Evaluating Your Storage Options: Tape or Cloud

By: In: Cloud Backup & Recovery On: Nov 09, 2016
Evaluating Your Storage Options: Tape or Cloud

Over the past few years or so, data protection has trended towards the Cloud. But that doesn’t mean tape is dead—far from it. Today’s forward-thinking organisations needs to evaluate the risks, long-term costs and the respective strength and weaknesses of both tape and Cloud to decide which option better addresses their unique business needs.

Let’s look at each in greater depth.

A Closer Look at Tape  

Tape has been a tried-and-tested storage medium for years. However, because it has been around so long, some stakeholders are questioning whether or not it has run its course.  Surely, they think, there must be some technology that offers faster access and recovery time and more efficient management.

And while there are more “modern” approaches to storage available, it doesn’t mean that tape is any less effective.  Tape remains in use by 90% of Fortune 500 companies, and 59% of organisations use it as their primary form of backup.  In fact, usage actually increased by nearly 18% between 2014 and 2015, and chances are those numbers will continue to climb as data volumes grow—according Cisco, annual global IP traffic will pass the zettabyte ([ZB]; 1000 exabytes [EB]) threshold by the end of 2016, and will reach 2.3 ZB per year by 2020.

And it’s not as if tape isn’t continuing to evolve alongside growing storage demands either.  The latest iteration, LTO-7, allows organisations to store up to 15 terabytes (TB) of compressed capacity, which is more than double that of the prior LTO-6 generation.

Additional benefits include:

  • Massive storage space. Tape stores up to 15 terabytes of data.  Any organisation with significant amounts of data ready for storage will find using tape is a far more affordable option than streaming into the Cloud.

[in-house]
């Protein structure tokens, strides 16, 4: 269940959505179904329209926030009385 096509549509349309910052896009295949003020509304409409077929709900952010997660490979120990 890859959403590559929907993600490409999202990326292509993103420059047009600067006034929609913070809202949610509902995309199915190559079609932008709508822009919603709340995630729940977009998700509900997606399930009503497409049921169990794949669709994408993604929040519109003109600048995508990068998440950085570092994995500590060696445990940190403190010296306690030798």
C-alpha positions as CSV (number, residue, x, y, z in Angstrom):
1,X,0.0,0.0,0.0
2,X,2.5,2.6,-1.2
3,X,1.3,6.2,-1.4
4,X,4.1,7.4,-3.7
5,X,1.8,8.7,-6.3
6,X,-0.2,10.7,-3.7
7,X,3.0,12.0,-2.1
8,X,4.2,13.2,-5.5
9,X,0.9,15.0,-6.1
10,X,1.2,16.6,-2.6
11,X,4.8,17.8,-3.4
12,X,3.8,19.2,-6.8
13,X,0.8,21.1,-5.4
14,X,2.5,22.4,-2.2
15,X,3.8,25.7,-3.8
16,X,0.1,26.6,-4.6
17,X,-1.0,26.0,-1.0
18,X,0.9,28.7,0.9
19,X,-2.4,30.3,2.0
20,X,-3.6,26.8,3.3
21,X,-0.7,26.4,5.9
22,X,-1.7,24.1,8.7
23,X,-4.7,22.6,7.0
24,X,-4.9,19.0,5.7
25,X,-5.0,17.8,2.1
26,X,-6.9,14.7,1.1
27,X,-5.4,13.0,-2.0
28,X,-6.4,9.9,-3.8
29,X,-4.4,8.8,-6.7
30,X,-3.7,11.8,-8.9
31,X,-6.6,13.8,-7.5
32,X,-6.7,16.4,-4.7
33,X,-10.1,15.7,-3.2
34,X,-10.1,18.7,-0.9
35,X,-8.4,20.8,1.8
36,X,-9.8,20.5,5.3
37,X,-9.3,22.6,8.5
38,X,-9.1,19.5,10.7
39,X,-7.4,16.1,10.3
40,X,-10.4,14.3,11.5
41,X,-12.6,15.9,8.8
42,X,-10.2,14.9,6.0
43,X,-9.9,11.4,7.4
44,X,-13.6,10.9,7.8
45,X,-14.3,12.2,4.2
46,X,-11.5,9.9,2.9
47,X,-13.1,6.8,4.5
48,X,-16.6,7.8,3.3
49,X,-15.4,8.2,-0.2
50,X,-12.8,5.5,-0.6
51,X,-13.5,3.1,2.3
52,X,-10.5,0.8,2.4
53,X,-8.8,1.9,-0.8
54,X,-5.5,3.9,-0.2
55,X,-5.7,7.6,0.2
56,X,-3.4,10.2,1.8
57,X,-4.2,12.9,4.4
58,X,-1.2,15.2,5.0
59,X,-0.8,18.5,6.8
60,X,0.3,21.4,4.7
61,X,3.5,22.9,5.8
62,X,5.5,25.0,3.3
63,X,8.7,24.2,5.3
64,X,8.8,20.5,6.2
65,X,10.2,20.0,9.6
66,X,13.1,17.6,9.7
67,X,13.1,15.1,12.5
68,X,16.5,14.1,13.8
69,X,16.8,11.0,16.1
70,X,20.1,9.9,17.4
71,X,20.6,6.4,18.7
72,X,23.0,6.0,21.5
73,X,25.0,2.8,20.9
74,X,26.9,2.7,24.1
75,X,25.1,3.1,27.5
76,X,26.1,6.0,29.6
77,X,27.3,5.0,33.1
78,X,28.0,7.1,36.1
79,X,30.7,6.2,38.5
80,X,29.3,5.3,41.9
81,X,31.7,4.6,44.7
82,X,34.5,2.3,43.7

• Easy recovery. Tape’s high capacity and portability make it easy to transport terabytes of data. In fact, thanks to linear tape file systems (LTFS), tapes are accessed like disk, while providing a lower cost mechanism to store multiple copies of accessible archived data.
  • Economical and reliable storage. Unlike other physical storage mediums, such as disk, tape is cheaper (average cost of $.01/BG), does not use power in storage and provides more reliable backup, recovery and archiving solutions.

Examining the Cloud

Cloud-based backup has faced its share of detractors, most of whom focus on security concerns and the expense of extracting data from the Cloud once put in. However, end-to-end encryption and the ability to automatically—and continuously—protect data as it’s created make a safe Cloud a safe solution for many organisations.

Some key benefits of Cloud include:

  • Scalability. Cloud enables your organisation to react faster to growing storage requirements without needing to make expensive changes to existing IT infrastructure.
  • Low management requirements. Using a cloud-based solution increases automation and enables you to perform continuous backups without requiring the physical handling of backup media, which is particularly attractive to small- and mid-sized IT departments with few staff.

So, Which is It?

In the end, which solution you use—whether it be tape, cloud or a combination thereof—depends entirely on the specific needs of your organisation.  For more information and for help on evaluating your storage choices, download the eBook Tape and Cloud: More Than A Marriage of Convenience



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About the author

John Woolley

Head of Technical Sales at Iron Mountain John is a sales and marketing leader with over 20 years of experience within the IT industry. For the last 10 years, John has been an evangelist for data centre virtualization and data management, working to bring innovative solutions to solve real data issues. As Head of Technical Sales for Iron Mountain, John defines and drives Iron Mountain’s Cloud Data Management solutions. He also recommends and defines the strategy for Data Management products and services based on customer interactions. Prior to Iron Mountain, John held several roles as a Sales Manager and, most recently, as a Data Protection Specialist.